13. Sine qua non

    What we see of a device is rarely the essential part, the sine qua non, but nearly always the superstructure which economy has imposed on it.

    It seems that the work we call purely utilitarian is not more useful than its more ornamental counterpart. It is merely more economical.

  14. The contribution that something in them yet compelled them to make

    Makers and designers must gradually have come inwardly to believe that half their work had been mere frivolity because it had been avoidable, and because some of it had contributed nothing to the satisfaction of people's material wants. This must have affected them like a conviction of original sin.

    The idea that utility was the purpose of work overpowered them and seemed unanswerable. From that time on perhaps the artist and workman have been weakened by an inward suspicion that they are supporting a lost cause. They have perhaps half-believed that the world could get on very well without the contribution that something in them yet compelled them to make.

  15. No more than a sketch

    The quality of a musical performance depends on the performers as much as on the score. The performers are said to be interpreting the score, but in fact they are adding intention of their own to those of the composer, recognizing that no score can in practice ever fully express the intentions of a composer, that it can never be more than an indication, a sketch; and no designer can in practice ever produce more than a sketch.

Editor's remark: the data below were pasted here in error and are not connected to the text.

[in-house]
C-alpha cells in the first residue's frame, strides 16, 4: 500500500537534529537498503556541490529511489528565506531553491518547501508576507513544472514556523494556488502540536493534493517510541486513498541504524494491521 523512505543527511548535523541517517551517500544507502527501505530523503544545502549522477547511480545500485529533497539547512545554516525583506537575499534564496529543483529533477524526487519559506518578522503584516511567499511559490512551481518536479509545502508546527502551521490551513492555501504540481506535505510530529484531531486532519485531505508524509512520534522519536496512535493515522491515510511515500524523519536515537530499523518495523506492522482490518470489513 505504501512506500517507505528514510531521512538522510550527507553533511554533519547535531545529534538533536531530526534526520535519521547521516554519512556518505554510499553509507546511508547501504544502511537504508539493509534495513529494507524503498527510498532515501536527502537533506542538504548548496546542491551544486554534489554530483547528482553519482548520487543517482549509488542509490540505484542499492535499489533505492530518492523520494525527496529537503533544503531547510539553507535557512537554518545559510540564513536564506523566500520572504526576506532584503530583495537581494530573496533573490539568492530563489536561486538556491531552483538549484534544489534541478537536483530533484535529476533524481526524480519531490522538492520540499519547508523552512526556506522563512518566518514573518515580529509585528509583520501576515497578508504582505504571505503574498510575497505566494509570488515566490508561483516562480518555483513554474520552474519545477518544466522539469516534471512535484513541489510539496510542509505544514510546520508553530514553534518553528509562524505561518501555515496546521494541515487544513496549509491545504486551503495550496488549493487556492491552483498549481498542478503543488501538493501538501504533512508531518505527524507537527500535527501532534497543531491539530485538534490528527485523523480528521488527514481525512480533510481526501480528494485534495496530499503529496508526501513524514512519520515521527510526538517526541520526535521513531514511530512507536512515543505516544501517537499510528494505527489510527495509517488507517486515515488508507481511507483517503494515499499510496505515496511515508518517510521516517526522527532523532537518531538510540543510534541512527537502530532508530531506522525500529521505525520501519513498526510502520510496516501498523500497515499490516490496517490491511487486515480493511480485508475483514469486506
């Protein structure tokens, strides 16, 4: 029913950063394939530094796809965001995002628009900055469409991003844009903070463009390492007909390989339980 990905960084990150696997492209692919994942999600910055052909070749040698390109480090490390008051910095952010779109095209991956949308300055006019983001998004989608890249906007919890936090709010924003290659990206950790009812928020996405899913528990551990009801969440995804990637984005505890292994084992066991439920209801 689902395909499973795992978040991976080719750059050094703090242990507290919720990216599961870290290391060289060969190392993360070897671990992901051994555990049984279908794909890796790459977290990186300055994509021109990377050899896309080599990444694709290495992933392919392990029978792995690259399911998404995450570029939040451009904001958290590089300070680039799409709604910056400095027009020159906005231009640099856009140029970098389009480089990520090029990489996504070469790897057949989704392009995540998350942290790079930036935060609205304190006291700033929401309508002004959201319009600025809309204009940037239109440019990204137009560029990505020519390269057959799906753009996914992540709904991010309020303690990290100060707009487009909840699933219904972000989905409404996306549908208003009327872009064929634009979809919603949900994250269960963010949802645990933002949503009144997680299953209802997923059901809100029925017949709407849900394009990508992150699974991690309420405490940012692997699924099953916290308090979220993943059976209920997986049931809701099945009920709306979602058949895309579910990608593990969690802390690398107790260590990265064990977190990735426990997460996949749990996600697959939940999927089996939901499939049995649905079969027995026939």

1. ​The work is what it means​
    2. ​The meaning of music​
  16. Purpureus

    Our way of talking about surface quality as 'texture' is rather like the ancient Roman way of calling anything bright colored 'purpureus' on the principle perhaps that any bright color was much the same as any other.

  17. The weather in the space

    The architect's special preoccupation is first to decide what kinds of spaces shall be enclosed.

    All manner of different considerations will influence an architect's decisions about the shape of the spaces they are to enclose, but the chief of them will always be the probable activities of the people who will enjoy the weather in the space.

    Not with what structures should be built, but which spaces should be enclosed. This is also the preoccupation of urban planners, and maybe all design professions are ultimately about the shape of space rather than the shaping of matter.

  18. Holding together a civilization

    It is only in the present age that it has been asserted that 'architecture is not an art' or 'should not be an art': and that strenuous efforts are made to made a distinction between design and art. And nowadays we build cities of such a quality that no one likes living in them, everyone who can do so gets a motor car to escape from them. Because of the multitude of motor cars, escape is now denied us, the country is destroyed, and the cities become still less tolerable to live in.

    All that is the consequence of contempt for art. Art is not a matter of giving people a little pleasure in their time off. It is in the long run a matter of holding together a civilization.